Loughton calls for local domestic abuse commissioners

By Joe Lepper

| 03 October 2019

Local domestic abuse commissioners should be appointed to ensure councils are protecting vulnerable children and families, according to former children's minister Tim Loughton.

Tim Loughton said there is a "postcode lottery" of support for families affected by domestic abuse

The MP for East Worthing and Shoreham, who was children's minister from 2010 to 2012, believes that planned legislation through the Domestic Abuse Bill to tackle rises in abuse does not go far enough to ensure children are protected.

He supports the recent appointment of a national domestic abuse commissioner but says local commissioners are also needed to ensure that councils are properly supporting victims, in particular children with experience of, or at risk of, living in violent households.

Measures all councils need to take is to appoint domestic abuse experts, says Loughton.

He praised areas like Stockport, which has a domestic violence specialist social worker and where agencies work in partnership to tackle abuse.

"We need to embed in local authority delivery domestic abuse specialists able to draw together all the agencies involved to ensure an effective and comprehensive local offer, said Loughton during a House of Commons debate on the bill.

"I welcome the national domestic abuse commissioner, but there is also a case for local domestic abuse commissioners - high-profile figures who can ensure that local authorities are living up to their duties to provide a local service."

He added: "I have spent a lot of time on the doorstep with social workers. I spent a week being a social worker in Stockport. I met a fantastic and very experienced domestic violence specialist social worker who was the linchpin of that safeguarding team, a great authority who joined together various agencies.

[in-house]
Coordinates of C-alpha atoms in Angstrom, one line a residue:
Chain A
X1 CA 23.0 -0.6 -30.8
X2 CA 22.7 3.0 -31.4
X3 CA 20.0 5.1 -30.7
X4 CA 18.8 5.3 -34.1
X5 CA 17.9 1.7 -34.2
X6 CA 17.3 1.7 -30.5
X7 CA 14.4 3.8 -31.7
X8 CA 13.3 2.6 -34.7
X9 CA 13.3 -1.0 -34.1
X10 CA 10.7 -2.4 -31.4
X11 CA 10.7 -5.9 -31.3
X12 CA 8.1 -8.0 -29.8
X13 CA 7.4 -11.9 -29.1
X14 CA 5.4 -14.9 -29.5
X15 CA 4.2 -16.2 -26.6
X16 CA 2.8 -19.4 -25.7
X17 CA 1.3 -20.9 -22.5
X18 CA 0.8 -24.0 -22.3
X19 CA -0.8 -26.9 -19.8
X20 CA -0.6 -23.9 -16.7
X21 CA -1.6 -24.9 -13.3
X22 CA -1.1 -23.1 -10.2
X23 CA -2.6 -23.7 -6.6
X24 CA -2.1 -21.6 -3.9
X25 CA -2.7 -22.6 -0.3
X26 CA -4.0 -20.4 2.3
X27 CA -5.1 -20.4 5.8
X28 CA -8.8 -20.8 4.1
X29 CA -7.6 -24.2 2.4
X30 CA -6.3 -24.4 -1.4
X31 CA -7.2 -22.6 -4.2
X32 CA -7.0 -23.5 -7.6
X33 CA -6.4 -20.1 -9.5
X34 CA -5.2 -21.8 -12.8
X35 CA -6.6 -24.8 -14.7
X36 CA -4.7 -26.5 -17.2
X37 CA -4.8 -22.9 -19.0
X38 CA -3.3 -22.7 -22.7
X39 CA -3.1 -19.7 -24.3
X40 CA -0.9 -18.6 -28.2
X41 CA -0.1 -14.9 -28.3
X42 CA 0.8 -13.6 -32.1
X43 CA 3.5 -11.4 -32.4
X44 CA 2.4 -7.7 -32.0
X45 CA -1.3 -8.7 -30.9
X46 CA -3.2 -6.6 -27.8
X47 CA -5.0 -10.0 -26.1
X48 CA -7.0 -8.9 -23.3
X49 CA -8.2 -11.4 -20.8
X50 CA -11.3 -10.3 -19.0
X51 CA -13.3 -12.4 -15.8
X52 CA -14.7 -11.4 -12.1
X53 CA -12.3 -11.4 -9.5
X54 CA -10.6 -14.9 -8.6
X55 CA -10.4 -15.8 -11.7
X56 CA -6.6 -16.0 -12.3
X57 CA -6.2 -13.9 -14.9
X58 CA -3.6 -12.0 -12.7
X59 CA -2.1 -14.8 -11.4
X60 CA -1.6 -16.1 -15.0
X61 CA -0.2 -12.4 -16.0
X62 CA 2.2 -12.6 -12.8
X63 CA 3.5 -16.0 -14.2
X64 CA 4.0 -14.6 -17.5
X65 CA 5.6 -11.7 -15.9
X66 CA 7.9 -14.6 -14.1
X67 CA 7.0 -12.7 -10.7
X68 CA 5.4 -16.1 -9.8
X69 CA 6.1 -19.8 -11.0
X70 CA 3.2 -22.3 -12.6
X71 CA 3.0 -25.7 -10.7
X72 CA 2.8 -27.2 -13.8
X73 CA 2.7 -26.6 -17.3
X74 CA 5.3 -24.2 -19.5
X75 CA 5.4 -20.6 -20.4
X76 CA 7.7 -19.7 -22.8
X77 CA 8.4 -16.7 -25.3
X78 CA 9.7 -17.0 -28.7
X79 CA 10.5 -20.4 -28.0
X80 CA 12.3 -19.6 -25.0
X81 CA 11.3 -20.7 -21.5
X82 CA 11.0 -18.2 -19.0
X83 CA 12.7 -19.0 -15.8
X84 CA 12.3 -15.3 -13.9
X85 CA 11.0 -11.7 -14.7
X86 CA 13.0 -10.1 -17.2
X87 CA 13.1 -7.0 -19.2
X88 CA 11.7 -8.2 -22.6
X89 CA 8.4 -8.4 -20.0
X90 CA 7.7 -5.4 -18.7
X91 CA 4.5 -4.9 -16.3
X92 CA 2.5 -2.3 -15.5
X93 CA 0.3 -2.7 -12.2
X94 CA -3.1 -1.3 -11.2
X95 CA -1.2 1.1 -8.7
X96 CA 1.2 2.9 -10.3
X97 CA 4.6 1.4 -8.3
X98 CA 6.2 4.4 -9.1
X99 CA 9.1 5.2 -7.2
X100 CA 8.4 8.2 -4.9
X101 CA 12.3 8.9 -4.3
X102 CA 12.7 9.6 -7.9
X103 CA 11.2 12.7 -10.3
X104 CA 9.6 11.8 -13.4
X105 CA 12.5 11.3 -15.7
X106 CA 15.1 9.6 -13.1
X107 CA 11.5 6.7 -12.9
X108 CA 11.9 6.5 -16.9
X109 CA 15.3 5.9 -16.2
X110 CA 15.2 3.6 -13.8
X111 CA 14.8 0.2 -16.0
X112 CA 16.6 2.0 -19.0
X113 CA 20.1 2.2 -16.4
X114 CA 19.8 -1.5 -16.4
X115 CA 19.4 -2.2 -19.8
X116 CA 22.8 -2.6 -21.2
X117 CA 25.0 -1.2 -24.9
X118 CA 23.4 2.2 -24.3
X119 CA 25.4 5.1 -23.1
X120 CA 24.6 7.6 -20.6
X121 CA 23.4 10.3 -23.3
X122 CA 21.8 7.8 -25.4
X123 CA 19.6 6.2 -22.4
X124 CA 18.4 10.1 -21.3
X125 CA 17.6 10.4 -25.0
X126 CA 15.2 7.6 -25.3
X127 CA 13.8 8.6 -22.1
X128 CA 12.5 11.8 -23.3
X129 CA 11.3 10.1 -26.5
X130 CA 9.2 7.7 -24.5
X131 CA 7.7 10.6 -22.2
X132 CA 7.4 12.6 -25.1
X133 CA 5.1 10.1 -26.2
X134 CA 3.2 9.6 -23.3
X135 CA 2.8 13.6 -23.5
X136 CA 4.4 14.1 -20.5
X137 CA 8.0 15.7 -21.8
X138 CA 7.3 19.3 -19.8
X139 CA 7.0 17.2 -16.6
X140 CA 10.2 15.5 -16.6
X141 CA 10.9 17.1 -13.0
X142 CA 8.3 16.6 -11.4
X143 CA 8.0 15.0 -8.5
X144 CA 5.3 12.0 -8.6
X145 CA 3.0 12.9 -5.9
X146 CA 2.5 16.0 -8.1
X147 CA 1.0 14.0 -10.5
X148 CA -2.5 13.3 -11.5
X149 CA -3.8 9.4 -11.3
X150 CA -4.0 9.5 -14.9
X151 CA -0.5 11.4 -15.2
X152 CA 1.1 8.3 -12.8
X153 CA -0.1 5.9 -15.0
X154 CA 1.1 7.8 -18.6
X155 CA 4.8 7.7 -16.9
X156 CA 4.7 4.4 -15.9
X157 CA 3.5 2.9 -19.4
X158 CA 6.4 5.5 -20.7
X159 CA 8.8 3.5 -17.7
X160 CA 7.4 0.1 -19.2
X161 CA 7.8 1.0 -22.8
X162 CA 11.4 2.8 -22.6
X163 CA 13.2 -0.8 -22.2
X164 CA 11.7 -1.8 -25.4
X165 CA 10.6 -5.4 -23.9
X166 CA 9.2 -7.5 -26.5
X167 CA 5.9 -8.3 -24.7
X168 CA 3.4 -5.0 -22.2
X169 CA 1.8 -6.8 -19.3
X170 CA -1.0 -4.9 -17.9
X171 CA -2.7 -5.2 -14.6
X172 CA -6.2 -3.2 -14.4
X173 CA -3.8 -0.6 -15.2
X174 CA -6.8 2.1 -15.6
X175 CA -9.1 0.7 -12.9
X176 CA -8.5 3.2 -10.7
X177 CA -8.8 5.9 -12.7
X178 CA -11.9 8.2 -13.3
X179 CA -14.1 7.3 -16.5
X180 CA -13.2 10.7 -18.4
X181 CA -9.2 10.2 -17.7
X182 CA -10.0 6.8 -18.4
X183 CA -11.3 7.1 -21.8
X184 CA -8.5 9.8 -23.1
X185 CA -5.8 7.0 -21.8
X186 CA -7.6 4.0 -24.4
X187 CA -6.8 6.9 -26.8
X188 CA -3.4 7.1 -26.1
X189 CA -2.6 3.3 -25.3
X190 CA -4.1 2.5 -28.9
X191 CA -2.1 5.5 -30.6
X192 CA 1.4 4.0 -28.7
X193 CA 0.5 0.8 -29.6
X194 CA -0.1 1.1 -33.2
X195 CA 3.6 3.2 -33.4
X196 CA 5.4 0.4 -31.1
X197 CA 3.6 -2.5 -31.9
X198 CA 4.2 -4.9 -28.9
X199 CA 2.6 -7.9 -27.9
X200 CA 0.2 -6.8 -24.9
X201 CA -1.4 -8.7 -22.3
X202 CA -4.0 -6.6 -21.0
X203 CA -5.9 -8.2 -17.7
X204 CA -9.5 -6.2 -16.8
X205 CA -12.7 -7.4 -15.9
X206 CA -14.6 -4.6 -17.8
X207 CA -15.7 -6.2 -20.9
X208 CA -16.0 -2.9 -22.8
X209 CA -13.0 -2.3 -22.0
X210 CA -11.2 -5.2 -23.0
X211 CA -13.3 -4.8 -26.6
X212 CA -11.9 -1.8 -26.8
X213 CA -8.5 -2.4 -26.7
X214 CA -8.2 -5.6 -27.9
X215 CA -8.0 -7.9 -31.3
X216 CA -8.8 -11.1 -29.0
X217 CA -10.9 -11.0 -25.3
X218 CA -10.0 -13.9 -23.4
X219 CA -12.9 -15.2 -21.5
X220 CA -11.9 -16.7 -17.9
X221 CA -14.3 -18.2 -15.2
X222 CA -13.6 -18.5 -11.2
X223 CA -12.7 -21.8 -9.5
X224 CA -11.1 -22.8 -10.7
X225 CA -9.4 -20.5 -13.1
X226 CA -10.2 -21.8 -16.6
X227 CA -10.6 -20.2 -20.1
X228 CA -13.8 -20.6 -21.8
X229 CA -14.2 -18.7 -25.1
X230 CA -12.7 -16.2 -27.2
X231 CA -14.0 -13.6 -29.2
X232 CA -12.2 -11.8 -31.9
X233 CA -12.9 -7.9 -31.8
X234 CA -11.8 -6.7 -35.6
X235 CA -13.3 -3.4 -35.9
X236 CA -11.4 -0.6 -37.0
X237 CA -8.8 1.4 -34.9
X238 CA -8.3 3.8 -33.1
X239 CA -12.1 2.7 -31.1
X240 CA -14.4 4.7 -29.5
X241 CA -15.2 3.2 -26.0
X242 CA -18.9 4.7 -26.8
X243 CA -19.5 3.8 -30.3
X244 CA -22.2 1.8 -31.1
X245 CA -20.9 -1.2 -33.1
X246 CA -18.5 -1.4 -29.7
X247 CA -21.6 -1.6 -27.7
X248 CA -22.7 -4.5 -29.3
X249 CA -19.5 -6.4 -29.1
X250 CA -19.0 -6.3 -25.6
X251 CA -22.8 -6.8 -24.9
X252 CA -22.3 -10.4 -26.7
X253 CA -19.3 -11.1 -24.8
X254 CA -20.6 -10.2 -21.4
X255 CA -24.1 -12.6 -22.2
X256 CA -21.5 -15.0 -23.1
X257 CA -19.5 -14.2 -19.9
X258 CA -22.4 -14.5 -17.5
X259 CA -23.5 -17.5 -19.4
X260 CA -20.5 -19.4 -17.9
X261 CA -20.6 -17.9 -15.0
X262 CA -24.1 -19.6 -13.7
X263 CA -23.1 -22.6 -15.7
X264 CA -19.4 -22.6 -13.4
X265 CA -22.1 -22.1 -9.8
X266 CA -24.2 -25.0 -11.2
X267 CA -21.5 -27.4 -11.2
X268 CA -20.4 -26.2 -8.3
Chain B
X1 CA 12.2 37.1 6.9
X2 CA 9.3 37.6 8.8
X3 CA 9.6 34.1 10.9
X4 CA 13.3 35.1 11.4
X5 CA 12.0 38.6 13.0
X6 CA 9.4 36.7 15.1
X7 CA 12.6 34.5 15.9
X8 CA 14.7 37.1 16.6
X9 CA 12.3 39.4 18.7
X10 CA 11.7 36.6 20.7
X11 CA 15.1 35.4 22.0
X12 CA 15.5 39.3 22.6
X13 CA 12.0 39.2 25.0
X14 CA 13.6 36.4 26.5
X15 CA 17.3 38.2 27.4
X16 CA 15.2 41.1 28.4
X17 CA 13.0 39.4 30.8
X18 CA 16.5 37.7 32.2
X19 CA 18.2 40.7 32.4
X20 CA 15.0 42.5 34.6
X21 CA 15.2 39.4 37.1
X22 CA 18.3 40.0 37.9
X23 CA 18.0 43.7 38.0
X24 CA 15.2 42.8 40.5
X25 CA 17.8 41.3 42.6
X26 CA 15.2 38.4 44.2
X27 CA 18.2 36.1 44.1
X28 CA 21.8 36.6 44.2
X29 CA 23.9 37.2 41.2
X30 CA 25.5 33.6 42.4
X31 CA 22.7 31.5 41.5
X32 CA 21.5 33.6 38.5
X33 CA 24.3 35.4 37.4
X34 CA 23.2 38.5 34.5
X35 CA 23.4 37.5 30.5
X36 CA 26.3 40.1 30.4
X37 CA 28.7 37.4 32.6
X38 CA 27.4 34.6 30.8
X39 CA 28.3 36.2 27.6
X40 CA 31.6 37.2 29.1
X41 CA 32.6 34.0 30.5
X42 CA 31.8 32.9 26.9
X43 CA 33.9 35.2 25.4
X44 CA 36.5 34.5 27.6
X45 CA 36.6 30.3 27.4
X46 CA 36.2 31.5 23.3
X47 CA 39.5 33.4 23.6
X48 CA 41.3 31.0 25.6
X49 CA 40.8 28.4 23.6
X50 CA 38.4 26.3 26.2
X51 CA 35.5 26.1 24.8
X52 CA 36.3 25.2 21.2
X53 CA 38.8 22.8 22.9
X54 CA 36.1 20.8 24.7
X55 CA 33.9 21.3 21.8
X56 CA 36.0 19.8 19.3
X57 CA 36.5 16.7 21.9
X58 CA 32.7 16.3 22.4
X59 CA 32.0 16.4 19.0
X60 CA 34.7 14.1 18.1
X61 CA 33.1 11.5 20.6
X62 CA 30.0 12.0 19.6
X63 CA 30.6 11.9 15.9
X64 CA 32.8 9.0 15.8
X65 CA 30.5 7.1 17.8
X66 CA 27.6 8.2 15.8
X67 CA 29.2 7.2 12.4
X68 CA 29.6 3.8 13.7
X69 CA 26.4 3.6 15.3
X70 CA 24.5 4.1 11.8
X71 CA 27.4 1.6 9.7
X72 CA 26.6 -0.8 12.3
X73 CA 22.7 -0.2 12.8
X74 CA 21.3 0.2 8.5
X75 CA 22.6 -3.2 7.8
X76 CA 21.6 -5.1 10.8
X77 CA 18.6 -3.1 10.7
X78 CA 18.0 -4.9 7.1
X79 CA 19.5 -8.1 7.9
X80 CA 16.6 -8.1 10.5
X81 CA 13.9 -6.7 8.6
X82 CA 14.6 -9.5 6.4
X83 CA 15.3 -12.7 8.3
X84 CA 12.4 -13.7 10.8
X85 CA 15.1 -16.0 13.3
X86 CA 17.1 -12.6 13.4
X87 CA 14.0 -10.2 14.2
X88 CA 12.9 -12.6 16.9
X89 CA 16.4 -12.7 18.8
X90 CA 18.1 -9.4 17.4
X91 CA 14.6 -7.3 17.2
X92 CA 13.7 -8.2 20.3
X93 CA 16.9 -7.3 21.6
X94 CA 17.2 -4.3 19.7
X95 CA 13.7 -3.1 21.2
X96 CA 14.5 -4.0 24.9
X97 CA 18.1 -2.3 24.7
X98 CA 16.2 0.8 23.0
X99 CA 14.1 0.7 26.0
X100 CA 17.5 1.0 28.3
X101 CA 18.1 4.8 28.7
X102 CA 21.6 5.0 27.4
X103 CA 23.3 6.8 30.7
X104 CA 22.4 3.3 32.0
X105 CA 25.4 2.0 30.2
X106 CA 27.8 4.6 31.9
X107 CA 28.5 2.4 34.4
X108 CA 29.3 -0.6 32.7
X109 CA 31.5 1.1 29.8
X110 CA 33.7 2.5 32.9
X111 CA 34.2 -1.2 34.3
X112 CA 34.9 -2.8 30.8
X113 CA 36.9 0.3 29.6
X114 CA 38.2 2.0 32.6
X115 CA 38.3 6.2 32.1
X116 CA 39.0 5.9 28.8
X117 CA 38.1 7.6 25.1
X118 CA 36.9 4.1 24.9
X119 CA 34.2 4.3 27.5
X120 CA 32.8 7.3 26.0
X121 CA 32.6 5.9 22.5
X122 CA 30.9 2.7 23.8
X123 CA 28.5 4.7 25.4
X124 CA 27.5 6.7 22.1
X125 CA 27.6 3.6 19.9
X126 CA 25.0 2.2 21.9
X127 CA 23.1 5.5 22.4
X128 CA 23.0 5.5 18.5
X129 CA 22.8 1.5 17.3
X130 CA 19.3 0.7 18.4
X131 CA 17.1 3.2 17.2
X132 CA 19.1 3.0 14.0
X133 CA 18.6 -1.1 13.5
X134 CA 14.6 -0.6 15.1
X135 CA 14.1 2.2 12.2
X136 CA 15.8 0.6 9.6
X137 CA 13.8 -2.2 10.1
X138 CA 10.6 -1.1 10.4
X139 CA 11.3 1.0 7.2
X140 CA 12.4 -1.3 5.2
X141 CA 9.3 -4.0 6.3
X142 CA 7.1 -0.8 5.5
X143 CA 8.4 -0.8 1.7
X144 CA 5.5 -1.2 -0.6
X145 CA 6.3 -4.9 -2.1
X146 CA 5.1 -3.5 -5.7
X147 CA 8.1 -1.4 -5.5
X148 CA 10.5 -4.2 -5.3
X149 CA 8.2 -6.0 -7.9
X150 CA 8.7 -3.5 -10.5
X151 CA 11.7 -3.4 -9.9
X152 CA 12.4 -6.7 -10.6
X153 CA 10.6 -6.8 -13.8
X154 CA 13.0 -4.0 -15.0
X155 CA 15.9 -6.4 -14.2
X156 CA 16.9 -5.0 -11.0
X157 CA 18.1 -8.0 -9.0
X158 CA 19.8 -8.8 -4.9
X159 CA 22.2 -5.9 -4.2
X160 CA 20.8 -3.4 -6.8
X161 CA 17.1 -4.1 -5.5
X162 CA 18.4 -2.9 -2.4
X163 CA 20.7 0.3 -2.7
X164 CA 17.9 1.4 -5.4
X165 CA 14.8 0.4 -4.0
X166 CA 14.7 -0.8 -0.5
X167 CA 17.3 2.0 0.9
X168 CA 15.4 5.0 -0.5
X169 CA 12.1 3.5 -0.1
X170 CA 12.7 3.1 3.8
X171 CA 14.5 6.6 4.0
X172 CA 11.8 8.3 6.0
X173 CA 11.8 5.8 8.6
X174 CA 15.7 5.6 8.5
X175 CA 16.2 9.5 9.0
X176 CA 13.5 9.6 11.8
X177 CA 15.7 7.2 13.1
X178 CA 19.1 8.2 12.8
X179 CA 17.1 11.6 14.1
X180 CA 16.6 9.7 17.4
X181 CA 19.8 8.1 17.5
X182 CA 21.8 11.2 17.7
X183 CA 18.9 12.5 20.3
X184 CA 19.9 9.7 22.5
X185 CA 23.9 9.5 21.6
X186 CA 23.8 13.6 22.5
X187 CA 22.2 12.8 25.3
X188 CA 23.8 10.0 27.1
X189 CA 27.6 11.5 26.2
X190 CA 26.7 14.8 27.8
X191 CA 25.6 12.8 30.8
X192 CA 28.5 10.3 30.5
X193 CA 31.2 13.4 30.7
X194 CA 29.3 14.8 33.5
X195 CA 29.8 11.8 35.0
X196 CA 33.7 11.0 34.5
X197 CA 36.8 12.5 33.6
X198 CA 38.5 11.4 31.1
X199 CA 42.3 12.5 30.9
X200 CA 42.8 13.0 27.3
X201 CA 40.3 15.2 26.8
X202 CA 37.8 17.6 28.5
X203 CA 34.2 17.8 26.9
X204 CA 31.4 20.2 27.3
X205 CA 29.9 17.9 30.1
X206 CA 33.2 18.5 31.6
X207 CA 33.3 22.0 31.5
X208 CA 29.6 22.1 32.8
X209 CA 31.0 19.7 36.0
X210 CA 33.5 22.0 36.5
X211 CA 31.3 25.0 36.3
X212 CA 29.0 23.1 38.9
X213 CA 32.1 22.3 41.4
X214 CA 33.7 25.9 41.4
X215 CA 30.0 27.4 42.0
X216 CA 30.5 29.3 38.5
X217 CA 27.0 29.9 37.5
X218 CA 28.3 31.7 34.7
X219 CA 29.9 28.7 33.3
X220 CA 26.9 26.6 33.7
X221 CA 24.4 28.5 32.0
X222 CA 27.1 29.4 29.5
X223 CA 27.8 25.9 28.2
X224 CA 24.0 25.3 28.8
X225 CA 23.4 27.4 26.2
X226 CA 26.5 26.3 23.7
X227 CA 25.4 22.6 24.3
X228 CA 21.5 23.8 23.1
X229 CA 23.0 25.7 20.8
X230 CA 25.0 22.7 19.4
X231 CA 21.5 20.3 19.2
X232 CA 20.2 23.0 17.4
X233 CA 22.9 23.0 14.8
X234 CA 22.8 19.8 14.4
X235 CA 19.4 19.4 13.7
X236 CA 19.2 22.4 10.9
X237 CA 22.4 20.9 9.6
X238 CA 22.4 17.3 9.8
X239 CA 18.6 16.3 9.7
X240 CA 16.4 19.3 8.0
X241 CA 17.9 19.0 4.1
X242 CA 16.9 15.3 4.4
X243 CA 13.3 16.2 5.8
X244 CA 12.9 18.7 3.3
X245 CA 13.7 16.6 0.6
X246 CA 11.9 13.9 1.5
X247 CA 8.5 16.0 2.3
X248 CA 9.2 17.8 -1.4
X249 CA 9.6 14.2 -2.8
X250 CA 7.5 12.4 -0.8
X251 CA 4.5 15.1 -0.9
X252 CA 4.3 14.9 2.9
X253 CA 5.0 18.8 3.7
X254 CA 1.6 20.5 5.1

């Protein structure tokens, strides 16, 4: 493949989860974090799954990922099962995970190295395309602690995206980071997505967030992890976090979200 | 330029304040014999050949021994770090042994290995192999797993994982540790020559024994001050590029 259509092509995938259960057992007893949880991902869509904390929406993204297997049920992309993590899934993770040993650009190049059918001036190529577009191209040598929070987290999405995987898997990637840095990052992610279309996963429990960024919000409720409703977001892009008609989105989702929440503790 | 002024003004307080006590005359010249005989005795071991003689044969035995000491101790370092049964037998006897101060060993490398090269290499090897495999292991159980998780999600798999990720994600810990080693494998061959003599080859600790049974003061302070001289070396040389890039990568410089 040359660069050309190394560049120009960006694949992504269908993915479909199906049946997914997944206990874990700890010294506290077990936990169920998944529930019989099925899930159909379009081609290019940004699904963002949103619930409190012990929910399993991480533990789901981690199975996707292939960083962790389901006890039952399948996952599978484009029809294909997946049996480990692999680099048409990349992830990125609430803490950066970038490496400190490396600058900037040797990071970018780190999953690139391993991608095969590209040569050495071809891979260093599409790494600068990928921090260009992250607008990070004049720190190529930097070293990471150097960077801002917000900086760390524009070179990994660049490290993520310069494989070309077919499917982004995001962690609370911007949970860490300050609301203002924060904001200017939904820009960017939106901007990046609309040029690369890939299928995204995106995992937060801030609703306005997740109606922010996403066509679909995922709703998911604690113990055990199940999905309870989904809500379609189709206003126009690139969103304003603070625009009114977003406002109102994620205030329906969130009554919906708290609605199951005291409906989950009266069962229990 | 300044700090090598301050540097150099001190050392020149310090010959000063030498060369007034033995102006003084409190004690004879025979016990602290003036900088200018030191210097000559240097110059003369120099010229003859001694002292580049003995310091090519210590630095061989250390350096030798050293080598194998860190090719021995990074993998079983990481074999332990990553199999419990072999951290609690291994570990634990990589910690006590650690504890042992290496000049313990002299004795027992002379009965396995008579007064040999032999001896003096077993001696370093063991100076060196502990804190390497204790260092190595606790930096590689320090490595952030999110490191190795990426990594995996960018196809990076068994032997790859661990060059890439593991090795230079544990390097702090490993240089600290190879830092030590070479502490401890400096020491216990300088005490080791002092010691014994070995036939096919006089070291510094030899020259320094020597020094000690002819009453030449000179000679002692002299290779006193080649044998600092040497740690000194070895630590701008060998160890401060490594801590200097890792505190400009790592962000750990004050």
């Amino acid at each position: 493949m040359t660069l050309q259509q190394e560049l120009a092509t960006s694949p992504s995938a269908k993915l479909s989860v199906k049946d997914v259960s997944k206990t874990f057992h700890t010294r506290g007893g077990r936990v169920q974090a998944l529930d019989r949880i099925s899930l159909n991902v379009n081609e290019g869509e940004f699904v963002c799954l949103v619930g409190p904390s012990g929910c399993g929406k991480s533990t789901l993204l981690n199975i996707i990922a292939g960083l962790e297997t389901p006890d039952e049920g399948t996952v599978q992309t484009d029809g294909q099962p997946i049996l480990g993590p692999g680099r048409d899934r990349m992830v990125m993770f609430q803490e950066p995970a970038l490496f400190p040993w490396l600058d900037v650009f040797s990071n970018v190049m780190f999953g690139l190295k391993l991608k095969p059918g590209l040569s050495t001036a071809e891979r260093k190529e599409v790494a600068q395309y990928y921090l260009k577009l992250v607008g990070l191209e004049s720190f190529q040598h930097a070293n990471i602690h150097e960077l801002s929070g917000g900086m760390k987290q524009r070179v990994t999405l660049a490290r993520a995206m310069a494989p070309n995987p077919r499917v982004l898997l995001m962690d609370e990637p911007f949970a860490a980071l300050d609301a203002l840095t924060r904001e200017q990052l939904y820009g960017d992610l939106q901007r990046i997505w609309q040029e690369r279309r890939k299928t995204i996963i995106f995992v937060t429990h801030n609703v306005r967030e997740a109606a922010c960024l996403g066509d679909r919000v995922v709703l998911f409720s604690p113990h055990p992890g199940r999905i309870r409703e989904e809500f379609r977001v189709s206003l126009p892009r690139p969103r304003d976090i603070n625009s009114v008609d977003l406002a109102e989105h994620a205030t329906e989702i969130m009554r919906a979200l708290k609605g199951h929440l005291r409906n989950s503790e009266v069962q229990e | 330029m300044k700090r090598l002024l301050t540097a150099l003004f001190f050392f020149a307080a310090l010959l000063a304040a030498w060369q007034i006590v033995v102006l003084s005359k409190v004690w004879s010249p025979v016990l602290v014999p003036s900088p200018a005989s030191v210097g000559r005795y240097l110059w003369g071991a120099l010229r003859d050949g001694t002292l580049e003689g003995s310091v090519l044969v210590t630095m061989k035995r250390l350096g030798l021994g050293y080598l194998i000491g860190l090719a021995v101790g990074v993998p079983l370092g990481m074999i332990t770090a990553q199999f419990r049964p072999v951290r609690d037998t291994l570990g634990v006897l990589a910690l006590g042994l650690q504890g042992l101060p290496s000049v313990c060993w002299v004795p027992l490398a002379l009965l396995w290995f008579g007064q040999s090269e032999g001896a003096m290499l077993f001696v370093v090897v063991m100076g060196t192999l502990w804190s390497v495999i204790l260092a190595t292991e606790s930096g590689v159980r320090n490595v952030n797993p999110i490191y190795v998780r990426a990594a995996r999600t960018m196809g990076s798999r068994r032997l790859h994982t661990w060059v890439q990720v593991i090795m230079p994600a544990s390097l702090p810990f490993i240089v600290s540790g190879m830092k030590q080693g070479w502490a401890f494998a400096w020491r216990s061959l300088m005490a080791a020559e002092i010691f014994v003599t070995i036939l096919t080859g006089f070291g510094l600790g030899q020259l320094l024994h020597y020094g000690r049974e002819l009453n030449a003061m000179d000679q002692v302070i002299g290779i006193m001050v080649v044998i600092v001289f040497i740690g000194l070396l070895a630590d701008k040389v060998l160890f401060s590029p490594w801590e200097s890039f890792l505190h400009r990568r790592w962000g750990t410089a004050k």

"It is, however, a postcode lottery whether that experience is available in local authorities."

Loughton also highlighted how better protection of children is needed due to the high prevalence of domestic abuse in children in care cases.

"Children need to feature more prominently in the bill," said Loughton.

"Domestic abuse is the single most common factor that leads to children requiring support from local authority children's services - and we know the pressure they are under."

Home affairs committee chair Yvette Cooper MP urged parliamentarians to ensure that both adults and children are protected from domestic abuse.

"We owe it to those who experience terrible coercive control, and to their children, who can bear the greatest scars, to ensure we use this bill to make the maximum possible change in people's lives," she said.

This week's second reading of the Domestic Abuse Bill, which was passed by MPs, also featured an impassioned speech from Labour MP Rosie Duffield who spoke of her own experience of domestic abuse.

"Abuse is not just about noticeable physical signs," she told MPs.

"Sometimes there are no bruises. Abuse is very often all about control and power; it is about abusers making themselves feel big, or biggest, but that is not how they present themselves. It is not how they win your heart."

Theresa May also used the debate to make her first House of Commons speech since resigning as Prime Minister this summer.

She said: "Domestic abuse blights lives; it can destroy lives, and not just the life of the immediate victim but of the children and other family members as well."

The bill had been temporarily dropped from the House of Commons agenda after Boris Johnson had prorogued parliament last month, but was restored after the Supreme Court ruled this suspension unlawful.

The draft legislation of the Domestic Abuse Bill was first published in January.

This week the Local Government Association called for measures to ensure councils are supported with funding to help tackle domestic violence and support victims, including through children's services and housing.

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